Coca-Cola’s Facebook word association game backfires into fan-on-fan scrum
If you pop onto Coca-Cola Australia’s Facebook page, you’ll get a nice glimpse of a social media marketing experiment gone awry. On Tuesday, the brand figured it would be a fun idea to ask the 736,000-plus Coke fans Down Under on Facebook to participate in a type of word-association game that quickly spiraled into the kind of humor you might see scribbled on the wall of a toilet stall in a biker bar.I first heard about this screw-up from a friend who lives in Australia. She posted it to my Facebook Wall, naturally. When I checked out the link I was really surprised to see the post still front and center at the top of Coca-Cola Australia’s Wall with 810 contributions from fans that look something like this:
It’s not just Coke’s Facebook fans who get caught up in the cross-fire. Former Prime Minister John Howard gets the same rough treatment.
Coca-Cola did warn us it was an experiment, but it’s not clear what the objective here is – let’s see how many d@#k jokes we can have scroll down our Wall? What exactly did they expect from their fans? Haiku poetry? Chris Zappone at the Sydney Morning Herald notes it’s yet another case of a big brand marketer learning the hard way (no pun intended, really) that social media marketing runs by its own set of rules, particularly when the public is asked to contribute. And the golden rule is? In social media, brands have little to no control over what fans will ultimately say.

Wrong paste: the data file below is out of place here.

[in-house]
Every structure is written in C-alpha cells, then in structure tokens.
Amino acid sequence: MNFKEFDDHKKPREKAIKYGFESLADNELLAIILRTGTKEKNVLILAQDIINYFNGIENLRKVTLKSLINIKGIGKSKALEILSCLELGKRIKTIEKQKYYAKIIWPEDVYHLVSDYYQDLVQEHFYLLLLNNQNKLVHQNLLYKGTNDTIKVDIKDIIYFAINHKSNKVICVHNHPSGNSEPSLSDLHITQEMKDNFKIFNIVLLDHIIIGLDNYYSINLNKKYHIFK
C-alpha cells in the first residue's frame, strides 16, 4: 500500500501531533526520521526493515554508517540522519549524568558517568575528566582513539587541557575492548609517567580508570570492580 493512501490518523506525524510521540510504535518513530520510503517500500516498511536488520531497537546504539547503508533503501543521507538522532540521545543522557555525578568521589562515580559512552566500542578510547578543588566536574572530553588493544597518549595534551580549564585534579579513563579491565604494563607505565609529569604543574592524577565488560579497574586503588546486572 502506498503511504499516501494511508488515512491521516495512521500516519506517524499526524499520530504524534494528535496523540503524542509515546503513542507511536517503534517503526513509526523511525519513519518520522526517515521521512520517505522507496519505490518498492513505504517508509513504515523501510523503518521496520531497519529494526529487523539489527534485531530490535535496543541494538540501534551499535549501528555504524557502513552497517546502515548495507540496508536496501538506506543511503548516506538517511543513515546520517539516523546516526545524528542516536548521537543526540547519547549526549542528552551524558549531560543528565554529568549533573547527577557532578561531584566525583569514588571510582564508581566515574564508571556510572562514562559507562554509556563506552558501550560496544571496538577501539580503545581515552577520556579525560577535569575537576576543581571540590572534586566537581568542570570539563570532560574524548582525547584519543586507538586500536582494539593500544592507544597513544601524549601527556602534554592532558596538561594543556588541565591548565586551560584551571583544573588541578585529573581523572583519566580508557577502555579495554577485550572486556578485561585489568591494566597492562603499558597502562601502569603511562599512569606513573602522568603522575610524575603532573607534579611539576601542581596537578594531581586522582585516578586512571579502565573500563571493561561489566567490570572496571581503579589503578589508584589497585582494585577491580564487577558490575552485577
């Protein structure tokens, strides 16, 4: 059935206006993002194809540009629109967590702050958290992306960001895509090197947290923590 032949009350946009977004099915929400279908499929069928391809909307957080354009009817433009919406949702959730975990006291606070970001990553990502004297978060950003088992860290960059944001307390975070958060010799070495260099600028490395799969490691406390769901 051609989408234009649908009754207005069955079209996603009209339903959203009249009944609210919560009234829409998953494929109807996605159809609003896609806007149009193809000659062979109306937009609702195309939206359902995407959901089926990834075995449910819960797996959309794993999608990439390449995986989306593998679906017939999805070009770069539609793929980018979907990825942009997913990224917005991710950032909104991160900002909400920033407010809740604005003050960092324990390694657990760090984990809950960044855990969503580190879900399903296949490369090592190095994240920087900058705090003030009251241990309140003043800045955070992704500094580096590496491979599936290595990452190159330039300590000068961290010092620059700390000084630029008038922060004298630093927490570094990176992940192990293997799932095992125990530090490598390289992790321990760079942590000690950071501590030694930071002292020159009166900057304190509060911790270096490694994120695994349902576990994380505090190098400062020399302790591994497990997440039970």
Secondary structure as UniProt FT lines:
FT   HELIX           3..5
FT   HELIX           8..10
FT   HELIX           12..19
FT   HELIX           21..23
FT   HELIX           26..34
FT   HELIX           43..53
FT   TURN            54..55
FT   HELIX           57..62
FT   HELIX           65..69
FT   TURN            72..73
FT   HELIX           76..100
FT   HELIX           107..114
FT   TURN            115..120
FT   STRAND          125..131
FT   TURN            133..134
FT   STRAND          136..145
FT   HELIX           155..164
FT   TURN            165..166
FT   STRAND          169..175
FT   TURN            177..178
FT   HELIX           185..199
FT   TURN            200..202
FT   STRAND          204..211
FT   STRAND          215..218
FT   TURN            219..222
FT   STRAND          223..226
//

The irony is Coca-Cola learned this lesson the hard way, back when those viral Mentos-Diet Coke geyser videos first hit the web. Or so we thought.
Learn from the digital pioneers, brands like Coca-Cola, Carnival Cruises, Whole Foods, Vodafone and scores of others. Their social media blunders – in the areas of crap customer service, plain dumb marketing or simply being caught short in a crisis – provide valuable lessons from which to shape future corporate comms policy. It all can be found in our new e-book, #FAIL: The 50 Greatest Social Media Screw-Ups and How to Avoid Being the Next One. Buy the book today on Amazon UK, Amazon or Lulu. iTunes and Nook coming soon.